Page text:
Scripture Reading: Daniel 12:1-13, 2 Peter 3:8-13, Revelation 1:4-8
God has set eternity in the heart of man (Ecclesiastes 3:11). Scripture tells us that we are wired for eternity, created for an everlasting kingdom, drawn by the Spirit to His goodness which will be fully and forever established at the end of this age.
Nostalgia is a strong emotion. Most of us tend to think of that feeling as a longing or yearning for a romanticized version of what once was: a childhood memory or a favorite family vacation, the most beautiful autumn day or a moment of athletic victory and the accompanying rush.
I’m not the first to point it out, but I think it’s fair to acknowledge another type of nostalgia that is rooted in a holy longing for the future. Because God has set eternity in our hearts, we actually remember glimpses of what will be.
“How long till the end of these wondrous things?” (Daniel 1:6). This question posed by the unknown man could just as easily come from any of us. How many times per week do you find yourself praying, lamenting, thinking, or even saying out loud, “How long?!”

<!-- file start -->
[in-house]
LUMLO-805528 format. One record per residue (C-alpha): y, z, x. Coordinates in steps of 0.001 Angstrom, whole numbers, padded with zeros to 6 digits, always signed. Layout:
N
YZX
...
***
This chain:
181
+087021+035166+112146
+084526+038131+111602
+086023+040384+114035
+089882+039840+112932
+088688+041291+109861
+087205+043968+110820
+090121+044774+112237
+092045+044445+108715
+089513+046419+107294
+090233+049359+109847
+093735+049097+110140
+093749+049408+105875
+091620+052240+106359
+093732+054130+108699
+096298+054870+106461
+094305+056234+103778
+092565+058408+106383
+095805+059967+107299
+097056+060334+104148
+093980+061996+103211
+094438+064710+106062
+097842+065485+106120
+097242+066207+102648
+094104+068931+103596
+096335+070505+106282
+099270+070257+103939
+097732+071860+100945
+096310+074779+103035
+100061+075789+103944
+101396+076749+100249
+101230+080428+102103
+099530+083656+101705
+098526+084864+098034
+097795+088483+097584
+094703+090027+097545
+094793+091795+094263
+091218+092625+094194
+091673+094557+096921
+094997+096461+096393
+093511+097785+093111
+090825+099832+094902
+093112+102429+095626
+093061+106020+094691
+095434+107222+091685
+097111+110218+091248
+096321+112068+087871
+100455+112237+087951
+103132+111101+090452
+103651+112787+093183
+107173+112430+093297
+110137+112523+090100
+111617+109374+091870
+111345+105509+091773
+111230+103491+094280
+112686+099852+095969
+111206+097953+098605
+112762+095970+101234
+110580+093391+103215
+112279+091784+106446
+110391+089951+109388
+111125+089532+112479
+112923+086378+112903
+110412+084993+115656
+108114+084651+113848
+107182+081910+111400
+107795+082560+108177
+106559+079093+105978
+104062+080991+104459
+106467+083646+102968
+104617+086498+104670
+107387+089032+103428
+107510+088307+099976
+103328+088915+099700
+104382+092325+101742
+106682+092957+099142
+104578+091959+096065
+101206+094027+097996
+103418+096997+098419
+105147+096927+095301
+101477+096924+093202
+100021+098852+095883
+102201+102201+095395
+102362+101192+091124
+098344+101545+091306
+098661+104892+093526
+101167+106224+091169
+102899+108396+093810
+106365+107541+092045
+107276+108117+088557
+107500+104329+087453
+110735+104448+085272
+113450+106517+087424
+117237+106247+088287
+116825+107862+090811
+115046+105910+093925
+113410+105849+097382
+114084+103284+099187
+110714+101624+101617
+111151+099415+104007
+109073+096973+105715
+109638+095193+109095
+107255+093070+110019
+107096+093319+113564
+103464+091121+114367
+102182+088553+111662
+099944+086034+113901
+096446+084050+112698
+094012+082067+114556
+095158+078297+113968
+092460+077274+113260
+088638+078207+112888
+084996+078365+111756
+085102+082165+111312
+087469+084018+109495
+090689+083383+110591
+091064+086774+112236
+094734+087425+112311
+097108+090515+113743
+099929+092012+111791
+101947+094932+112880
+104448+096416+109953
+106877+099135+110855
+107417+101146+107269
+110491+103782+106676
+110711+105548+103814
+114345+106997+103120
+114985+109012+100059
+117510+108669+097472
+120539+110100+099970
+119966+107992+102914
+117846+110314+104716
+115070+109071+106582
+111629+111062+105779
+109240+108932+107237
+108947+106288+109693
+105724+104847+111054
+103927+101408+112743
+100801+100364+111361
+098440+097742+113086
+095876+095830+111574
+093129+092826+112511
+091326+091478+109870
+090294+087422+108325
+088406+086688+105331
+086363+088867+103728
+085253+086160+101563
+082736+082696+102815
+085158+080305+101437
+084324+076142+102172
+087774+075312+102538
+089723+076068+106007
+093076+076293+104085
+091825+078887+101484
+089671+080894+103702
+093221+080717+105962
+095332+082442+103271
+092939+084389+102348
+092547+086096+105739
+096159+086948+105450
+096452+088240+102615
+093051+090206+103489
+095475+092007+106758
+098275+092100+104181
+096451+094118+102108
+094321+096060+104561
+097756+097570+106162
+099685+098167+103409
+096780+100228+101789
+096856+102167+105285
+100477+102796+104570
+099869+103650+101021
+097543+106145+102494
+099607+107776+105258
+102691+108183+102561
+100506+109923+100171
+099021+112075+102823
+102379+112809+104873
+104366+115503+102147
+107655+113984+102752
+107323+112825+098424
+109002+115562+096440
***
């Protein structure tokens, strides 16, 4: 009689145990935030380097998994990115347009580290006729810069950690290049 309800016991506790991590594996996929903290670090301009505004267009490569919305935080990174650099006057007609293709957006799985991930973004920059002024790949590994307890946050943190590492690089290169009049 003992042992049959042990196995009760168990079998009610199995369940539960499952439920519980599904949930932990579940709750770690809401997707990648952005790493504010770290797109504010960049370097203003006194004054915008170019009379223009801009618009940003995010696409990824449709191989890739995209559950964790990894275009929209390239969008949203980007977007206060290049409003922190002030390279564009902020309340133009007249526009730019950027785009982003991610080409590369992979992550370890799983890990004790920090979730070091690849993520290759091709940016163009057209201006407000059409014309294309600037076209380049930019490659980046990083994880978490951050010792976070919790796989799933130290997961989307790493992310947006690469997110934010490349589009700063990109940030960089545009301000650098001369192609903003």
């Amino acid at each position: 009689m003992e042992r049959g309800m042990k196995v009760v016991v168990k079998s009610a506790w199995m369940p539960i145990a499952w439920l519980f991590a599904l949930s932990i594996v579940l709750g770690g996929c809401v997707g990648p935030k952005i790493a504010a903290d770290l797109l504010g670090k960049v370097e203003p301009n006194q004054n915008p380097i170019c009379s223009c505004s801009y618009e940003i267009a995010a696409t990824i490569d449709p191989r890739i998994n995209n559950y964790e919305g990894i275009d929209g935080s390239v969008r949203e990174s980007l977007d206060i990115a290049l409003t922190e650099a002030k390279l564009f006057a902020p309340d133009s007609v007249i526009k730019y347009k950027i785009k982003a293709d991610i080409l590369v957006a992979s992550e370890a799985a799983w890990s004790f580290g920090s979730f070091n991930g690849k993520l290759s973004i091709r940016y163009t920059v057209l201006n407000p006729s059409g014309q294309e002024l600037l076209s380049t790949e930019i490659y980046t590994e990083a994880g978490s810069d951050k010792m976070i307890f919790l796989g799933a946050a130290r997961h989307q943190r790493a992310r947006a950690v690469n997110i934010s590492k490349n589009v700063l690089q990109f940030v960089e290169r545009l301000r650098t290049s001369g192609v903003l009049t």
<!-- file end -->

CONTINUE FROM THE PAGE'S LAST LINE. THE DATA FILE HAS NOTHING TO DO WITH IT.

Probably too many times to count.
In the deepest seat of our person, as we are re-created and redeemed, the image of God in us has tremendous hope because it pre-celebrates the day when all shall be made new. When we lose sight of that eternal perspective, we ask “How long?” from a place of grief and fear. When we hold on to a God’s eye view of this life, when we recall the work that Jesus completed on our behalf, our hope and remembrance of the future is further established.
As we live in the tension of this world, between Eden and Eternity, we can cry out “How long?!” but we can also cry out in victory and hope no matter our circumstances because we remember the work of Jesus, which helps us not only confess “this too shall pass,” but “this too shall be healed.”
As was promised to Daniel, “Go on your way to the end; you will rest, and then you will rise to receive your allotted inheritance at the end of the days” (Daniel 12:13). For us, to “go your way,” is to walk in the way of Jesus, remembering eternity and living for it as He set it in our hearts.
Written by Andrew Stoddard